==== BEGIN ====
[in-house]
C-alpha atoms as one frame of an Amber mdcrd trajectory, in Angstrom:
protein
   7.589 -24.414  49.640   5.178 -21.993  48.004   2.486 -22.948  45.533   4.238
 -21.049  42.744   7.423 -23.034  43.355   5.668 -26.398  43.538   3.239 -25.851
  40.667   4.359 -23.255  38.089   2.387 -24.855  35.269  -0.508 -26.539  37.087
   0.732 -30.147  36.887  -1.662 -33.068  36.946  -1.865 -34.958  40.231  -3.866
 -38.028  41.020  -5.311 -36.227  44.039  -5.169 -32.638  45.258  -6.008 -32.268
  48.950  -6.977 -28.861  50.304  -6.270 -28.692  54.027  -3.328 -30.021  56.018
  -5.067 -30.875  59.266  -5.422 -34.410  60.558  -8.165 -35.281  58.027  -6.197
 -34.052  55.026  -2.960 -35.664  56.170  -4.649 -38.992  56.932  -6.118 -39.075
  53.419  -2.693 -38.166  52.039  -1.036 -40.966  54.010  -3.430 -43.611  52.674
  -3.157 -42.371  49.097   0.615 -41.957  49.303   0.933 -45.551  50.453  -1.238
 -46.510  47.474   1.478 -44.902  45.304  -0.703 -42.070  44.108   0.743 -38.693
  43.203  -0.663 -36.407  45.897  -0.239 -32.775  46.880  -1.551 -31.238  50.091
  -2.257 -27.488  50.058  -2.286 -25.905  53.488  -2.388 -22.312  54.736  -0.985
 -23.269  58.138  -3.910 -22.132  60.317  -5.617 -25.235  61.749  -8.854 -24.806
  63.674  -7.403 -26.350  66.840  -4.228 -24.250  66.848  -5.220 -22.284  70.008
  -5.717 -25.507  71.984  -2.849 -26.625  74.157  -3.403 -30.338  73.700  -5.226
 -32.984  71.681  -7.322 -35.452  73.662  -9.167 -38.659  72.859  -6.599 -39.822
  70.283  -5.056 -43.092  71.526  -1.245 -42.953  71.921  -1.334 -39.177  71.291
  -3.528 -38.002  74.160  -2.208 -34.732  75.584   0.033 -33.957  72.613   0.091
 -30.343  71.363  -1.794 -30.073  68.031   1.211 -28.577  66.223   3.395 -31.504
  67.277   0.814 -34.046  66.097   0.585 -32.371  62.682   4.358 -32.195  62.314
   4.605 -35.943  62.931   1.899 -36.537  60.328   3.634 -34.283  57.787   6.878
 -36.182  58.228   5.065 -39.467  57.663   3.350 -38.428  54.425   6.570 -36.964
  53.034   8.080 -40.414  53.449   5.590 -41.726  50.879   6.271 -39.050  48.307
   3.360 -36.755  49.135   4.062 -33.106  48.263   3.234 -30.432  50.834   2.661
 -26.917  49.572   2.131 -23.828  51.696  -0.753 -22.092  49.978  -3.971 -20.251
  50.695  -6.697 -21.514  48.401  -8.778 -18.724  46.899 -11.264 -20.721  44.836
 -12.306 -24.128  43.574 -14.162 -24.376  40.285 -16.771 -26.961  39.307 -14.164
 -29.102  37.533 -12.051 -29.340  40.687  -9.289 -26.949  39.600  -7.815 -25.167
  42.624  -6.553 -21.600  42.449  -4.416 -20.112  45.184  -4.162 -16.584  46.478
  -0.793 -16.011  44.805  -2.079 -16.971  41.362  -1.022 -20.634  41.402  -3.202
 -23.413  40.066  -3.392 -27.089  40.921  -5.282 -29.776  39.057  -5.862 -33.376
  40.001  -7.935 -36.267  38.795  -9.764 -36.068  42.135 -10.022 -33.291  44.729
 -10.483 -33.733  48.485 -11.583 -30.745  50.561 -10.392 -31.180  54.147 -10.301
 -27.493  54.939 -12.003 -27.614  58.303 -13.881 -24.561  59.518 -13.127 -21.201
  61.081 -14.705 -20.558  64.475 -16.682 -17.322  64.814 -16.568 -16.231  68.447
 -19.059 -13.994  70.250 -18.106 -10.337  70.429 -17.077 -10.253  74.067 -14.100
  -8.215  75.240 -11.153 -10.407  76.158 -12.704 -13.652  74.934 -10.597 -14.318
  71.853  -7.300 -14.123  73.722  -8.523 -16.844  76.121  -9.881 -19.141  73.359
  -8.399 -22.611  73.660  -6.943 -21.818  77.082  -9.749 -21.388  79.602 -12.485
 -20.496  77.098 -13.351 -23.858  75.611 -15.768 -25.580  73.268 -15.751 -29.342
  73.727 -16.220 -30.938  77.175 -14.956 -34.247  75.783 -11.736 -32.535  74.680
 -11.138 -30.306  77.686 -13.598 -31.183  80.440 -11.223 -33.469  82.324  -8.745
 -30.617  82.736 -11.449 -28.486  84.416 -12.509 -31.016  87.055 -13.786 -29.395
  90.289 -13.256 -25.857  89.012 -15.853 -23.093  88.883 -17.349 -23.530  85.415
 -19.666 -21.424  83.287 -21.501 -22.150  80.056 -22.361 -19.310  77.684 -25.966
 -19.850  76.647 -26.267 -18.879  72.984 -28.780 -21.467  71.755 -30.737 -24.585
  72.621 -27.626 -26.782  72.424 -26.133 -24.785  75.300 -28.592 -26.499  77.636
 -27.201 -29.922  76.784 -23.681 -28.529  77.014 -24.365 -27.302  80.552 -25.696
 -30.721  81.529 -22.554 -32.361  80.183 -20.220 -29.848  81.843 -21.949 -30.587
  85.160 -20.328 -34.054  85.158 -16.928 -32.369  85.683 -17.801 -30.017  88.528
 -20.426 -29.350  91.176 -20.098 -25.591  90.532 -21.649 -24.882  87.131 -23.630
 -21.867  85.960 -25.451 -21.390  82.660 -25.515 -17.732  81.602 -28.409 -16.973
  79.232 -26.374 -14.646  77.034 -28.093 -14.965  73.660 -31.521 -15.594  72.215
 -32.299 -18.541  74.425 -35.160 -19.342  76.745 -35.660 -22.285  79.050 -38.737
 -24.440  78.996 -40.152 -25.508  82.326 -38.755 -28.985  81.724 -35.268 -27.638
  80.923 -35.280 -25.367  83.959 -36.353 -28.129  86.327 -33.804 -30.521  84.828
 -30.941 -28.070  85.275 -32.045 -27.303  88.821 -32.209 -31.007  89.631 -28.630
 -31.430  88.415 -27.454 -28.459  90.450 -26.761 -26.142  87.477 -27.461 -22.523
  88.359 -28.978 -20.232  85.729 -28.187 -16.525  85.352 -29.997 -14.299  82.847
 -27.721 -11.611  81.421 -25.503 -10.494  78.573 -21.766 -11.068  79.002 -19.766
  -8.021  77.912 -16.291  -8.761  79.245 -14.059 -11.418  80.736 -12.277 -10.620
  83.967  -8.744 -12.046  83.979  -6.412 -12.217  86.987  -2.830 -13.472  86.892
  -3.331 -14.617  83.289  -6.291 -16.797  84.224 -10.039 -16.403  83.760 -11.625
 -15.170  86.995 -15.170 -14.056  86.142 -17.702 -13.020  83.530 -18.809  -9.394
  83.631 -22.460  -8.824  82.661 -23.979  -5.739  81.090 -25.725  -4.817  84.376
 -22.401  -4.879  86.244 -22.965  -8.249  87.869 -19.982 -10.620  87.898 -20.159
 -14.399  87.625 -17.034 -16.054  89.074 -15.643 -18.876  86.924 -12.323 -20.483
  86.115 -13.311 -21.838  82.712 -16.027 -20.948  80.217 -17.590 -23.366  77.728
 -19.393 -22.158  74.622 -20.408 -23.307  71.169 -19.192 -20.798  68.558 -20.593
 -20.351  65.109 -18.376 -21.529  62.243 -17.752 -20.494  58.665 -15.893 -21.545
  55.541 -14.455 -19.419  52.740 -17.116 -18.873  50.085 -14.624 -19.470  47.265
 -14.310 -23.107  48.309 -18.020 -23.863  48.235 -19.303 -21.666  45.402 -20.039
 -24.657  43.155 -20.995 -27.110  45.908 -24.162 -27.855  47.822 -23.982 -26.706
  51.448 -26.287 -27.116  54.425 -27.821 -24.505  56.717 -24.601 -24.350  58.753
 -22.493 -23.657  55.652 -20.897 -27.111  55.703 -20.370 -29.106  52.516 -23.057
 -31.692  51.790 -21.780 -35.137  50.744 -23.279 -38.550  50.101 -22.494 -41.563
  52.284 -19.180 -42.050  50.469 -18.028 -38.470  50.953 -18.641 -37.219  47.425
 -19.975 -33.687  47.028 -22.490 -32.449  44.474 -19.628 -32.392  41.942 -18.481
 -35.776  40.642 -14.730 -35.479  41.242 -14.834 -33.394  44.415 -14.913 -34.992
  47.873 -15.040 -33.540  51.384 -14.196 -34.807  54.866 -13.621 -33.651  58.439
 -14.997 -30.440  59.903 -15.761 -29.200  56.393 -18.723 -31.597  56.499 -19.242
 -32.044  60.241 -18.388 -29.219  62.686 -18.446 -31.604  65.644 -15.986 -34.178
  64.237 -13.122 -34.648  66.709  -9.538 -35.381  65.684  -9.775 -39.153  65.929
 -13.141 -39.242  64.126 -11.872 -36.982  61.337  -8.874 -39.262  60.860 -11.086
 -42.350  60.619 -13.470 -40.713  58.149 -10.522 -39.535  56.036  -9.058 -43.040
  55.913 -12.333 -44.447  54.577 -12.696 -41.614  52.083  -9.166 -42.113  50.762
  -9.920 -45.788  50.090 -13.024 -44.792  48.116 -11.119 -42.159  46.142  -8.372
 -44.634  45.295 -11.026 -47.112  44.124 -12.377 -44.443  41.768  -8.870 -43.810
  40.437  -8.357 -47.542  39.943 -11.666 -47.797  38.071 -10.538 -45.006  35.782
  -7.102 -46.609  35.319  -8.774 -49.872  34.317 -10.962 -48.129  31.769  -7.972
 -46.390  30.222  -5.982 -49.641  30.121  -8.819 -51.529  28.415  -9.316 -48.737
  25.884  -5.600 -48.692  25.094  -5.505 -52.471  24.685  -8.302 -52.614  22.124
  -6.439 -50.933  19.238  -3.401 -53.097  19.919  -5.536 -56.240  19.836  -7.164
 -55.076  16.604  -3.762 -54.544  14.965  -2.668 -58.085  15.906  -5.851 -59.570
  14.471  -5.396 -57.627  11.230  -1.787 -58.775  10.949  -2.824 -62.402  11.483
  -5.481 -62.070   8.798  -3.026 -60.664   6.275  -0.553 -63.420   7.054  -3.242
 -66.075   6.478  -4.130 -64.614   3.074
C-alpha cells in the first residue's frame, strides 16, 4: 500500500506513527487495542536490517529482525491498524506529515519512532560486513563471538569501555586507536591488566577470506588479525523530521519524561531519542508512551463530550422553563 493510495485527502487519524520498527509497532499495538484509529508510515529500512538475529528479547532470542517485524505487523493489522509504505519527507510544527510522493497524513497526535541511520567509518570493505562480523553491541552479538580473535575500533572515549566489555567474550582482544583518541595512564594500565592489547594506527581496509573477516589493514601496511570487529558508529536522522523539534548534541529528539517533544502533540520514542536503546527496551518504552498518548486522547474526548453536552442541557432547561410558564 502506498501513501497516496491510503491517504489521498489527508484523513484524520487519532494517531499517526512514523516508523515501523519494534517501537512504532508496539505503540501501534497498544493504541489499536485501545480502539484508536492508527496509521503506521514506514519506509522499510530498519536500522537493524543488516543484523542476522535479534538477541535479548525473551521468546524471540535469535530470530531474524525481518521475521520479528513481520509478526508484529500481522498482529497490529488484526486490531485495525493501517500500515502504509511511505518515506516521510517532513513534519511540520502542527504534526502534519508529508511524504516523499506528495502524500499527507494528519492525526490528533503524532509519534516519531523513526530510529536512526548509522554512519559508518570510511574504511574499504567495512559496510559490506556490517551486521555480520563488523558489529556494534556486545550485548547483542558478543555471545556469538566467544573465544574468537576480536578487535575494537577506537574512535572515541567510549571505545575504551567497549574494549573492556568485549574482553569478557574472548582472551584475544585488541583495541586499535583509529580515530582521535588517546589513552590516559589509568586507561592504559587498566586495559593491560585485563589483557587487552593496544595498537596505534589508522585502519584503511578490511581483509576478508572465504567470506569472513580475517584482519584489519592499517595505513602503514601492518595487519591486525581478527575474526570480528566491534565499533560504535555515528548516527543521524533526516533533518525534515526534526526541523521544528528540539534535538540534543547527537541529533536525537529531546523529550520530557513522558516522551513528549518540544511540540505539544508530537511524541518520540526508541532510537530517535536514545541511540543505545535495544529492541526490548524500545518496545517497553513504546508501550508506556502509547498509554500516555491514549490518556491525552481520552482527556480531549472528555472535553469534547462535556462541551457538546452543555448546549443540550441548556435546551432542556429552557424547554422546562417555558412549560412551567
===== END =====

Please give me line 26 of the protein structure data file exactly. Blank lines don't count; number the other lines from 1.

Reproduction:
 -36.182  58.228   5.065 -39.467  57.663   3.350 -38.428  54.425   6.570 -36.964